This isn’t to be mean or to act like we’re the only folks around who know what good writing is. Except… we do. I’m not aware of any other class out there with the kind of track record ours enjoys. Virtually every writer who stays the course with us ends up with a top agent and/or a book deal. That doesn’t happen in a single ten-week session. About the earliest anyone has earned an agent or book deal in our class has been about a year. And, that’s reasonable.
The thing is, our writers don’t expect things to be easy.

From a student several years ago:
Hi ________. Since Les opened the floor for comments from the "class veterans" I'm chipping in with my two cents. I have a file cabinet filled with stuff I sent Les and then needed asbestos gloves to take the paper off the printer. When I started this journey, I'd never taken an English class past high school. (I was pre-med in college) I figured I love to read, so how hard can it be? Okay, quit laughing at me. Clearly, when I wrote my first version of my first novel, I had no idea about story structure, POV, any of that. I figured I'm pretty articulate and therefore I can write?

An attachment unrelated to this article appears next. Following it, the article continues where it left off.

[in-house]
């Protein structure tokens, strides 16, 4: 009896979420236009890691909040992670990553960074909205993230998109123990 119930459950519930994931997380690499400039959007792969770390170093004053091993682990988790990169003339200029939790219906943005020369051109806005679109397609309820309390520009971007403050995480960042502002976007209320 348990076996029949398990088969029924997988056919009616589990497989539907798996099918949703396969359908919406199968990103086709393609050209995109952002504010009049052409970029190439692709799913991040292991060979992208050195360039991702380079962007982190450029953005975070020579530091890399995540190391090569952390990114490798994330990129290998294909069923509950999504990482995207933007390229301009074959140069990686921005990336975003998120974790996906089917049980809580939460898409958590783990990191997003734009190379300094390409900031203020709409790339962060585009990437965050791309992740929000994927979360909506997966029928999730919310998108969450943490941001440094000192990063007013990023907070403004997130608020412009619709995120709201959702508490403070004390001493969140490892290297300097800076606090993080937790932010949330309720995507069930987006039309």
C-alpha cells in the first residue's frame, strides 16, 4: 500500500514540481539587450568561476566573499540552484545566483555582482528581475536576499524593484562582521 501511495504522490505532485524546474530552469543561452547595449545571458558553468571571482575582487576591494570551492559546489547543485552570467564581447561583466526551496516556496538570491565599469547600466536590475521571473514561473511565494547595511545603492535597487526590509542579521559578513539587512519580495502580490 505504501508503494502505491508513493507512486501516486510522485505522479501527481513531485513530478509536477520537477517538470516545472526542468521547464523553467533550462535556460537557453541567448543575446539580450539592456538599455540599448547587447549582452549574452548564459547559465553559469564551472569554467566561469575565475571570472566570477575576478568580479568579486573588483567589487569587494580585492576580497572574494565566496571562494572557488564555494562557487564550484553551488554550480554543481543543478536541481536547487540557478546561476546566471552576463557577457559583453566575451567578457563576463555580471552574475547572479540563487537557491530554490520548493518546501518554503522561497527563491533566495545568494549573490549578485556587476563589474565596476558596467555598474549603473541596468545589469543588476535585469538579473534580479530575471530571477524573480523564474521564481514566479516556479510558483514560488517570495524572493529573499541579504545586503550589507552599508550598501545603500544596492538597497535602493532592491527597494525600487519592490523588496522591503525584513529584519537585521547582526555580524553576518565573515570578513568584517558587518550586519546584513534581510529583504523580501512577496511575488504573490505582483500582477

Les quickly set me straight. All of this is to point out that we've all been on the receiving end of Les' brutal honesty. I will find some of the comments he made on my work and post them but phrases like "throwing up in my mouth now" and "bury this so deep in the yard no one ever finds it" are seared into my brain and I don't have to look to find those!!! The point is, I took other classes before I met Les and the teachers were kind and gentle and never told me I sucked. If it weren't for Les, I'd still be churning out awful drivel that makes people want to throw up instead of trying not to throw up while I wait to see if my agent is able to sell my book. I would never have gotten an agent without Les. So hang in there. Listen to everything he says and if it doesn't make sense, ask away.